As for yet-to-be-implemented safety measures, including a plan to establish a quake-proof building for accident management, Nishikawa said basic steps are in place and he thinks “necessary responses can be taken” in the future.

During the three-hour tour, the governor checked a drill for emergency electricity generation equipment and observed the inside of a reactor containment vessel.

Currently, all of Japan’s 50 operational commercial reactors are offline amid heightened public concern over the safety of nuclear power plants following the crisis at the Fukushima Daiichi nuclear complex.

Kyodo Press, June 13, 2012
http://mainichi.jp/english/english/newsselect/news/20120613p2g00m0dm014000c.html


Local mayor OKs restarting Oi nuclear reactors

FUKUI, Japan (Kyodo) — The mayor of Oi town said Thursday he will accept the central government’s call to restart two idled reactors at the Oi nuclear power plant in the town in Fukui Prefecture, while the prefecture’s governor is also expected to announce his approval of the restart soon.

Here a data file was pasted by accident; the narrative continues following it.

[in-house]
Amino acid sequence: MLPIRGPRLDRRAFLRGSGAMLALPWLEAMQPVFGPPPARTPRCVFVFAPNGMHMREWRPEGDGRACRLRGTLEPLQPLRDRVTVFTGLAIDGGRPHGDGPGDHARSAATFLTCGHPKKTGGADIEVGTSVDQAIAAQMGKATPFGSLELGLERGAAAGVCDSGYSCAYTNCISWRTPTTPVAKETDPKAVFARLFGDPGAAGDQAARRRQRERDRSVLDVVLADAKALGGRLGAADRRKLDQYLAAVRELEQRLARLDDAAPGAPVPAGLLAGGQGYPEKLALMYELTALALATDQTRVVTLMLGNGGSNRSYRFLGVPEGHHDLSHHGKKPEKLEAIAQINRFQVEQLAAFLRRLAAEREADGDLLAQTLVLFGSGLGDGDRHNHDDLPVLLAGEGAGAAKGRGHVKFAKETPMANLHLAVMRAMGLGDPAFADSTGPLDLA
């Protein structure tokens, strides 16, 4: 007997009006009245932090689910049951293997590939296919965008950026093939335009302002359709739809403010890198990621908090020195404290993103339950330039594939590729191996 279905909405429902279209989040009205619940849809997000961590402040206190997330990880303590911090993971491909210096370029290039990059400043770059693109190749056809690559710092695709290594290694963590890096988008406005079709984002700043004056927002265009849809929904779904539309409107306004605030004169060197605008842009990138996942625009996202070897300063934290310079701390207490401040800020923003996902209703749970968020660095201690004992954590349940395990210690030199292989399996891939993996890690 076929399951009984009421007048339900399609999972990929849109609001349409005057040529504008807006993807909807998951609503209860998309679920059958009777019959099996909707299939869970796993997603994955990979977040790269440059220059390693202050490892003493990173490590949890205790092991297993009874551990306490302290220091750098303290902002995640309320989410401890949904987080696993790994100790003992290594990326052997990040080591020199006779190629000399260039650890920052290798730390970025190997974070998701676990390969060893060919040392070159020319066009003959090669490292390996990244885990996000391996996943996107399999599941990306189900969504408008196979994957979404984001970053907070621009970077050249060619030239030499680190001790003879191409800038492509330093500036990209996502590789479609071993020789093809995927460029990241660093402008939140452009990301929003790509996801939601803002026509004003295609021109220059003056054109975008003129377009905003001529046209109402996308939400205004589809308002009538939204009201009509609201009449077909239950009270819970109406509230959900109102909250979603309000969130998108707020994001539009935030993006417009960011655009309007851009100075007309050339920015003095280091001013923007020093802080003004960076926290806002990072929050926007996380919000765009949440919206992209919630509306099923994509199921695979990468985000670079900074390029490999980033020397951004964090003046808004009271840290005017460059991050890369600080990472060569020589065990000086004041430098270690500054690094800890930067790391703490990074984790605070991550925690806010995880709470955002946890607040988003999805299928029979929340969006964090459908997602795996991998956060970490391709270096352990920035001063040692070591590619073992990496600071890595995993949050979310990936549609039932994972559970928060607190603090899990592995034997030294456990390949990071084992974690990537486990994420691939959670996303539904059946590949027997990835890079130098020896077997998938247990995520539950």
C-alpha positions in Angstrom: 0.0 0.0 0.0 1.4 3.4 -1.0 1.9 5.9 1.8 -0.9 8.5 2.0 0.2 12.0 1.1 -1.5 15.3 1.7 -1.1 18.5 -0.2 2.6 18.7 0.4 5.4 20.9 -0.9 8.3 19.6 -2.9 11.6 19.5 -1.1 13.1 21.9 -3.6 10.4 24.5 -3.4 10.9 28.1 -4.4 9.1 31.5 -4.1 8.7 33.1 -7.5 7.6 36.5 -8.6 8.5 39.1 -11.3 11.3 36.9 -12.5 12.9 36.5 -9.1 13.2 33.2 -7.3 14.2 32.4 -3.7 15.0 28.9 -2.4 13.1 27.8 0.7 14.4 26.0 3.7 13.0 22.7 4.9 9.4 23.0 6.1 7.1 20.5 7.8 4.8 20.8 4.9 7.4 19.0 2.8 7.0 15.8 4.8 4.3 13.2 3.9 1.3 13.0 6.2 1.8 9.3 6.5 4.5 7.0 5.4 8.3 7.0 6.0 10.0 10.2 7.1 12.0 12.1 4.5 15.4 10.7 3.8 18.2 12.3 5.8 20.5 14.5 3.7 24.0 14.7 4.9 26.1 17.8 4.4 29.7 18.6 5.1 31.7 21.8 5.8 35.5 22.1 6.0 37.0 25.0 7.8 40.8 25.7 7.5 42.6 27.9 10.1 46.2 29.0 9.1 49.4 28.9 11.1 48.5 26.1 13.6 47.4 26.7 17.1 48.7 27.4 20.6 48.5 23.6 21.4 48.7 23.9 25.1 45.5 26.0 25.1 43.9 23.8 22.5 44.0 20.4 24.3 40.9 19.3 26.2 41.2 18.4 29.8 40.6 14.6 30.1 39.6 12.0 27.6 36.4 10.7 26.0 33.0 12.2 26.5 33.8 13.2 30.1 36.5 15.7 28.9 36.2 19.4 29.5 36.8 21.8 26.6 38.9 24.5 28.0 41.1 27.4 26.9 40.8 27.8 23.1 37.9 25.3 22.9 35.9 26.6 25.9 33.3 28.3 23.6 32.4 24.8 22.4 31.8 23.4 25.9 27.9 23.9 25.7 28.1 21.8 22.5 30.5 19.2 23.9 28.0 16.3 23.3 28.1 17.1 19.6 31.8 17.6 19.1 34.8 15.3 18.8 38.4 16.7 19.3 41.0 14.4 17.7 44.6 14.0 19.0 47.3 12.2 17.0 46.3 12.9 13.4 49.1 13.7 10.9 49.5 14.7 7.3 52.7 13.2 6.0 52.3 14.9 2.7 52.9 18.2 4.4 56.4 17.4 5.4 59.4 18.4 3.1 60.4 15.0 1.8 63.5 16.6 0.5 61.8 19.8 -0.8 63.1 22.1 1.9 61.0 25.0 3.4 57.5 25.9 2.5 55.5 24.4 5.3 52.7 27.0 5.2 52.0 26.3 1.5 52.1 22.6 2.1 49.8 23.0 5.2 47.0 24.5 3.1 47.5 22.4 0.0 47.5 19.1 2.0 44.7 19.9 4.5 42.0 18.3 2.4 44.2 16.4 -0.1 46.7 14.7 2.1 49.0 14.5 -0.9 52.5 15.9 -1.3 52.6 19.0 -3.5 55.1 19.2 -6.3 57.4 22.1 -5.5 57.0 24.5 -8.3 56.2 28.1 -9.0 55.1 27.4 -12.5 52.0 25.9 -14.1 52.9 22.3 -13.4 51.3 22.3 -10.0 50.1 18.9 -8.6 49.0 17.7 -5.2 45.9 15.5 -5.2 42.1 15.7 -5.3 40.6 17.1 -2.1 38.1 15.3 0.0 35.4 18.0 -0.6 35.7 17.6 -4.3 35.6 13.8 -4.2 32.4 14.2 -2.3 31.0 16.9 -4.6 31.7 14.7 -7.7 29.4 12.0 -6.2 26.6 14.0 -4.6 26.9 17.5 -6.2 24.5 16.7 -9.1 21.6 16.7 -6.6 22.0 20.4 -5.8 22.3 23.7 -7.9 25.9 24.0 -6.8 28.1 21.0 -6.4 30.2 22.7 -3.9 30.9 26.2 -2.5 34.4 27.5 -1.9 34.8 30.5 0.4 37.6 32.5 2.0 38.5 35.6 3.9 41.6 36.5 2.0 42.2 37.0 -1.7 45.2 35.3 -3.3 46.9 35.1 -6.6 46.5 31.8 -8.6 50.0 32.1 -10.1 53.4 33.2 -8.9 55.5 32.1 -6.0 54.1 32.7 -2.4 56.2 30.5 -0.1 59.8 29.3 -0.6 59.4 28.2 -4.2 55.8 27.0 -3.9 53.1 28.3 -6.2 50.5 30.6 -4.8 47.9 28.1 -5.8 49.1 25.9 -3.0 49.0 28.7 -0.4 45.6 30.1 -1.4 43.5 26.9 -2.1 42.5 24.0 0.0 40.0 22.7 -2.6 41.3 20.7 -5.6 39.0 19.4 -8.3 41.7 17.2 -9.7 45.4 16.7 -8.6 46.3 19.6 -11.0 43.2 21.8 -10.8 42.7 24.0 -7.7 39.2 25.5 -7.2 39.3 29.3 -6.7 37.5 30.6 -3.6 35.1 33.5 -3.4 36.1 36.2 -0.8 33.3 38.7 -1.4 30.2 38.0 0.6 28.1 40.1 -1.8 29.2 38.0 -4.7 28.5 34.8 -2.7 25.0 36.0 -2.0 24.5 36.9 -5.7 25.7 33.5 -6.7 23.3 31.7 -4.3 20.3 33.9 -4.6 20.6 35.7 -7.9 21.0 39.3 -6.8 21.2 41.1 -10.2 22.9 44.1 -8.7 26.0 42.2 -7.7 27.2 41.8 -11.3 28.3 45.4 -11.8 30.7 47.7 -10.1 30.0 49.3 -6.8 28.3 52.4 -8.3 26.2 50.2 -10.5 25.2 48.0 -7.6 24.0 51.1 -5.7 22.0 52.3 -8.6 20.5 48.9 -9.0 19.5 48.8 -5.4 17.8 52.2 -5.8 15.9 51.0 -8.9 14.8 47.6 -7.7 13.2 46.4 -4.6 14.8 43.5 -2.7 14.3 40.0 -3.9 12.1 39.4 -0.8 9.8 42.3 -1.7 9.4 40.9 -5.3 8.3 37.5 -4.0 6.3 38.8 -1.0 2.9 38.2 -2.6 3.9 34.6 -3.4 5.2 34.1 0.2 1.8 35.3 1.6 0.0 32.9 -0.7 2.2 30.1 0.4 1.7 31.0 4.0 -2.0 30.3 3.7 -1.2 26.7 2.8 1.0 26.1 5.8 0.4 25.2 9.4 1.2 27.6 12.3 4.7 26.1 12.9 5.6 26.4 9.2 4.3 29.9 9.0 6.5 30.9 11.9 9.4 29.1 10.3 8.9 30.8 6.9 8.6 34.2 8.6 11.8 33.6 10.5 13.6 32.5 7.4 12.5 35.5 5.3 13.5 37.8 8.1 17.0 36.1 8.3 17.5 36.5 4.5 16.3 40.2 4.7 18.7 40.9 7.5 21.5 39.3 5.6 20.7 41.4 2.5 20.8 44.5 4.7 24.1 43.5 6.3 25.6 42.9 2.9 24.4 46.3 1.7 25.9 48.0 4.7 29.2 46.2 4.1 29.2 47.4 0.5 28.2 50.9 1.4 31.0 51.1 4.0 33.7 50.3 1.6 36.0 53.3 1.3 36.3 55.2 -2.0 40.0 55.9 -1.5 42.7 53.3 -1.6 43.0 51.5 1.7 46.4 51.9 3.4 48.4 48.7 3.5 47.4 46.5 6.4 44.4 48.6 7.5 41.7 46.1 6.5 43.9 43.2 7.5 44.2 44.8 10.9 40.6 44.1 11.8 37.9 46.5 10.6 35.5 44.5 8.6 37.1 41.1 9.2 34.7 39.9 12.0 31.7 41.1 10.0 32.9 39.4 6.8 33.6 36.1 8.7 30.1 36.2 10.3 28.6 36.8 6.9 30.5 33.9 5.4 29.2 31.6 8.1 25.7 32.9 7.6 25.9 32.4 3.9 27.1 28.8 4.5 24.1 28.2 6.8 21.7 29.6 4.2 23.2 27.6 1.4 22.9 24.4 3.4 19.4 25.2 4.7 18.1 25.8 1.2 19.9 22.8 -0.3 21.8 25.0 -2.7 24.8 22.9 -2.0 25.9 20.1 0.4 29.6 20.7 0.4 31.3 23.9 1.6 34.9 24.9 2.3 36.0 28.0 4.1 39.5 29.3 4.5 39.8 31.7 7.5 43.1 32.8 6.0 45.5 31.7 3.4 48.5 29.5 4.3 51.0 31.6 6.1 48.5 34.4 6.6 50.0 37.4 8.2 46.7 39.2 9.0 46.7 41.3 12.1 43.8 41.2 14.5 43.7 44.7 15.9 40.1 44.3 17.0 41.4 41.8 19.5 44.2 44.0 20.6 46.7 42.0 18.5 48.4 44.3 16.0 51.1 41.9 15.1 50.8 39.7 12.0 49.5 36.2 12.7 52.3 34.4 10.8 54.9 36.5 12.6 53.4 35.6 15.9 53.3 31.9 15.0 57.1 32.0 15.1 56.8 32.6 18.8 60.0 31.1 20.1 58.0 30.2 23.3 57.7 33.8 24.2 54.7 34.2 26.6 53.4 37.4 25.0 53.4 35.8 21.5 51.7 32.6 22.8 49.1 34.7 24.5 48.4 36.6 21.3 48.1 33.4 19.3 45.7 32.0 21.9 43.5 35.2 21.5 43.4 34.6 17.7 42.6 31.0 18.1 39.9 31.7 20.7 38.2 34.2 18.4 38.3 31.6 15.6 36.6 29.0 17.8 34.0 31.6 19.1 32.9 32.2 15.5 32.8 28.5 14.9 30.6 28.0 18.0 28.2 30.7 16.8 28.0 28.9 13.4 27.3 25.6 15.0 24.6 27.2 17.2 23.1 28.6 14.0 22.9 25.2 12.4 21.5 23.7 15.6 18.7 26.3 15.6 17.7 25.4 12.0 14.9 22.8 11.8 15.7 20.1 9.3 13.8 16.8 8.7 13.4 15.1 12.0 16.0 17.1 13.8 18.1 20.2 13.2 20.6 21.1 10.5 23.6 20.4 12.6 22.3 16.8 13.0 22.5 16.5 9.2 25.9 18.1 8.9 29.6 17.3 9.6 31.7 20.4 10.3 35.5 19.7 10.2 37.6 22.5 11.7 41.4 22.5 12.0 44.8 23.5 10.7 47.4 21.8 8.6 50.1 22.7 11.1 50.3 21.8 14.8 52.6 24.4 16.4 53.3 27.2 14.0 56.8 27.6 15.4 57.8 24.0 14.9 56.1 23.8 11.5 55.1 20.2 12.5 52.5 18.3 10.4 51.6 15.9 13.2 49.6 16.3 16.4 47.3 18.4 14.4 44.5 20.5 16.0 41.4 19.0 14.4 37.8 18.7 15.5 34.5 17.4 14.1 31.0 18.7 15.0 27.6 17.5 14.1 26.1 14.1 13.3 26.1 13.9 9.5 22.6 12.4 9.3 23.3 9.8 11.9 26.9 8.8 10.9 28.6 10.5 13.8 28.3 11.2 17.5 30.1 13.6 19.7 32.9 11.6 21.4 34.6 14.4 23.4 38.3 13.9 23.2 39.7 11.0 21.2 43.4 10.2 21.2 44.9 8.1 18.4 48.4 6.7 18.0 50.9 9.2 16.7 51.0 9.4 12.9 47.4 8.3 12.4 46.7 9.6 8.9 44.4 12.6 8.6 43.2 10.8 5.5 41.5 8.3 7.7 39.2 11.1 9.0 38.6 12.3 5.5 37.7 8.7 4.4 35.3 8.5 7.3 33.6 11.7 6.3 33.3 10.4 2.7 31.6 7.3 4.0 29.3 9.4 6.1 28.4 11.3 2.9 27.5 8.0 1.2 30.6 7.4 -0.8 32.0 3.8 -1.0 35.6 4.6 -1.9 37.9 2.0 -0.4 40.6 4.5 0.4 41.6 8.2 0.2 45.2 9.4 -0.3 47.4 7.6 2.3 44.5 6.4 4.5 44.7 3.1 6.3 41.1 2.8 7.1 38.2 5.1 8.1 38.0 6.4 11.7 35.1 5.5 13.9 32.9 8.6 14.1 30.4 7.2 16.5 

Meanwhile, the Fukui prefectural assembly met to discuss whether to reactivate the Nos. 3 and 4 reactors at the Kansai Electric Power Co. plant. Assembly members are expected to leave the decision up to Issei Nishikawa, the governor of Fukui Prefecture, which is home to 14 nuclear reactors, the most among Japan’s 47 prefectures.

Nishikawa has already effectively expressed his intention to agree to restart the Oi reactors.

In light of the developments in the coastal town and the prefectural assembly, the governor is expected to convey the prefecture’s acceptance of the restart to Prime Minister Yoshihiko Noda as early as Saturday morning, moving toward ending the country’s first period without reliance on nuclear power in decades.

All of the 50 commercial reactors in the country are currently offline amid heightened public concerns over nuclear power following the crisis at Tokyo Electric Power Co.’s Fukushima Daiichi power plant, with the last one deactivated in early May.

Oi Mayor Shinobu Tokioka said he agreed to bring the reactors back online because the prefecture’s nuclear safety commission confirmed the reactors’ safety, and in consideration of the responsibility to supply electricity to consumers.

Prime Minister Noda’s statement last week of the need for nuclear power, as well as the government’s plan to enhance safety surveillance for the restart, also encouraged him to accept the reactors’ reactivation, Tokioka said.

At the start of the prefecture’s assembly meeting, Nishikawa said, “I’d like to make the prefecture’s final decision after listening to opinions of each group of the prefectural assembly.”